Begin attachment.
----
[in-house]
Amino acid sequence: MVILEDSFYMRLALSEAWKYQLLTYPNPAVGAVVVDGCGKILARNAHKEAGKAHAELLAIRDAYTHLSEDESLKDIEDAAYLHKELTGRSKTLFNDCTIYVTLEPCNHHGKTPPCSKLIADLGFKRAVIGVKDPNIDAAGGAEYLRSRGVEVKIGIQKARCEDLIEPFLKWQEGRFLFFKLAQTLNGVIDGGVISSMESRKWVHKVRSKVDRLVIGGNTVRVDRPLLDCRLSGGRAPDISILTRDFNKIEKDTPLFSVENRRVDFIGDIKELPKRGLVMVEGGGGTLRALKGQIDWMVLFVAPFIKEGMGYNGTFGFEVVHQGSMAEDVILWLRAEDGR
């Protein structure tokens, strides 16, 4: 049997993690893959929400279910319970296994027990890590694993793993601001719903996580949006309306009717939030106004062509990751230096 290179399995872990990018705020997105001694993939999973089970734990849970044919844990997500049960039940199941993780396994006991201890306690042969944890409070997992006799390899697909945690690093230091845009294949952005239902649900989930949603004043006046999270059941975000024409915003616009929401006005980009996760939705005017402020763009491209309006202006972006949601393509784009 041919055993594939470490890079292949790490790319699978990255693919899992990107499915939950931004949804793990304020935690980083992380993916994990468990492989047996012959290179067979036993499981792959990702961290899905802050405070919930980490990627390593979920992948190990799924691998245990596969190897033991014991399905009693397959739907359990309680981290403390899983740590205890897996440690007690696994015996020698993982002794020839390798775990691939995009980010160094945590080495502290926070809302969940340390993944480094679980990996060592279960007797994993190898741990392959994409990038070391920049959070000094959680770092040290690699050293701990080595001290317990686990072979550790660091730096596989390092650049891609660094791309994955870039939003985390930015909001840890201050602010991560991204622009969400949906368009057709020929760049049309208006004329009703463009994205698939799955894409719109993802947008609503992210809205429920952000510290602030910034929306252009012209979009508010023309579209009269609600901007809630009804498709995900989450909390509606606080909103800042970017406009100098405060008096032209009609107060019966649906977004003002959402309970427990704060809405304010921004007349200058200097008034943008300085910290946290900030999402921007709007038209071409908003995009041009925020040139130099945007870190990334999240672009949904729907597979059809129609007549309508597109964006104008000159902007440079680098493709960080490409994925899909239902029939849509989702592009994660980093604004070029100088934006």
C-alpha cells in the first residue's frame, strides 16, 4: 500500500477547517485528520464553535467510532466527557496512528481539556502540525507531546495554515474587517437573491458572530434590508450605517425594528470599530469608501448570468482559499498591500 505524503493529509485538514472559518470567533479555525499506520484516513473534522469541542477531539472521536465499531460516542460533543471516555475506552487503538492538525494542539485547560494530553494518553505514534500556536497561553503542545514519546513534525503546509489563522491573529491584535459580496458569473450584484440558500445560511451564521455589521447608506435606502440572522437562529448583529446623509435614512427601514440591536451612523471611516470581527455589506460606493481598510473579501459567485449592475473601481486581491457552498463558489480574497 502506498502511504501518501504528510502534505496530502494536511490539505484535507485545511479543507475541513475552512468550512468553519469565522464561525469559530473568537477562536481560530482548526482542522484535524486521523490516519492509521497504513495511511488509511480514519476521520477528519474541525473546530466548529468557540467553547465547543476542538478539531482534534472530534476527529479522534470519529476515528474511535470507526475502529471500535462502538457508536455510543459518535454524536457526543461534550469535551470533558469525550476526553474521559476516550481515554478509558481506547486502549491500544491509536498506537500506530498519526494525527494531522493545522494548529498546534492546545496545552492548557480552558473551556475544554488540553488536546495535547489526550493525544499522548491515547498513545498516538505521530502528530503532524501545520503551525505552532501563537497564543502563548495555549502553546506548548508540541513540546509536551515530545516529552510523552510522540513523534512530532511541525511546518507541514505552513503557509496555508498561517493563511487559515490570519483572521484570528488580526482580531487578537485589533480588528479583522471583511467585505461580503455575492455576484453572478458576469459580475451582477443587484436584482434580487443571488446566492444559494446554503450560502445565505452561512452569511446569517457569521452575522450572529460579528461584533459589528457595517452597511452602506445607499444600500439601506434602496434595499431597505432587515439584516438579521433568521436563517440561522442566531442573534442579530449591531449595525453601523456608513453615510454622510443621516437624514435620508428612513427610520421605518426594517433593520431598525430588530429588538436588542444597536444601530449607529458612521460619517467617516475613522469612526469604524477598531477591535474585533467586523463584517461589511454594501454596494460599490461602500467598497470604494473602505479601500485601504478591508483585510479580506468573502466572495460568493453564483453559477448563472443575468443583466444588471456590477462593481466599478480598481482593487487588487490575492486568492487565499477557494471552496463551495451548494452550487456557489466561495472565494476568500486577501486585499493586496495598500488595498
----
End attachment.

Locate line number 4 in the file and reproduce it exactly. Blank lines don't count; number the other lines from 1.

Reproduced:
C-alpha cells in the first residue's frame, strides 16, 4: 500500500477547517485528520464553535467510532466527557496512528481539556502540525507531546495554515474587517437573491458572530434590508450605517425594528470599530469608501448570468482559499498591500 505524503493529509485538514472559518470567533479555525499506520484516513473534522469541542477531539472521536465499531460516542460533543471516555475506552487503538492538525494542539485547560494530553494518553505514534500556536497561553503542545514519546513534525503546509489563522491573529491584535459580496458569473450584484440558500445560511451564521455589521447608506435606502440572522437562529448583529446623509435614512427601514440591536451612523471611516470581527455589506460606493481598510473579501459567485449592475473601481486581491457552498463558489480574497 502506498502511504501518501504528510502534505496530502494536511490539505484535507485545511479543507475541513475552512468550512468553519469565522464561525469559530473568537477562536481560530482548526482542522484535524486521523490516519492509521497504513495511511488509511480514519476521520477528519474541525473546530466548529468557540467553547465547543476542538478539531482534534472530534476527529479522534470519529476515528474511535470507526475502529471500535462502538457508536455510543459518535454524536457526543461534550469535551470533558469525550476526553474521559476516550481515554478509558481506547486502549491500544491509536498506537500506530498519526494525527494531522493545522494548529498546534492546545496545552492548557480552558473551556475544554488540553488536546495535547489526550493525544499522548491515547498513545498516538505521530502528530503532524501545520503551525505552532501563537497564543502563548495555549502553546506548548508540541513540546509536551515530545516529552510523552510522540513523534512530532511541525511546518507541514505552513503557509496555508498561517493563511487559515490570519483572521484570528488580526482580531487578537485589533480588528479583522471583511467585505461580503455575492455576484453572478458576469459580475451582477443587484436584482434580487443571488446566492444559494446554503450560502445565505452561512452569511446569517457569521452575522450572529460579528461584533459589528457595517452597511452602506445607499444600500439601506434602496434595499431597505432587515439584516438579521433568521436563517440561522442566531442573534442579530449591531449595525453601523456608513453615510454622510443621516437624514435620508428612513427610520421605518426594517433593520431598525430588530429588538436588542444597536444601530449607529458612521460619517467617516475613522469612526469604524477598531477591535474585533467586523463584517461589511454594501454596494460599490461602500467598497470604494473602505479601500485601504478591508483585510479580506468573502466572495460568493453564483453559477448563472443575468443583466444588471456590477462593481466599478480598481482593487487588487490575492486568492487565499477557494471552496463551495451548494452550487456557489466561495472565494476568500486577501486585499493586496495598500488595498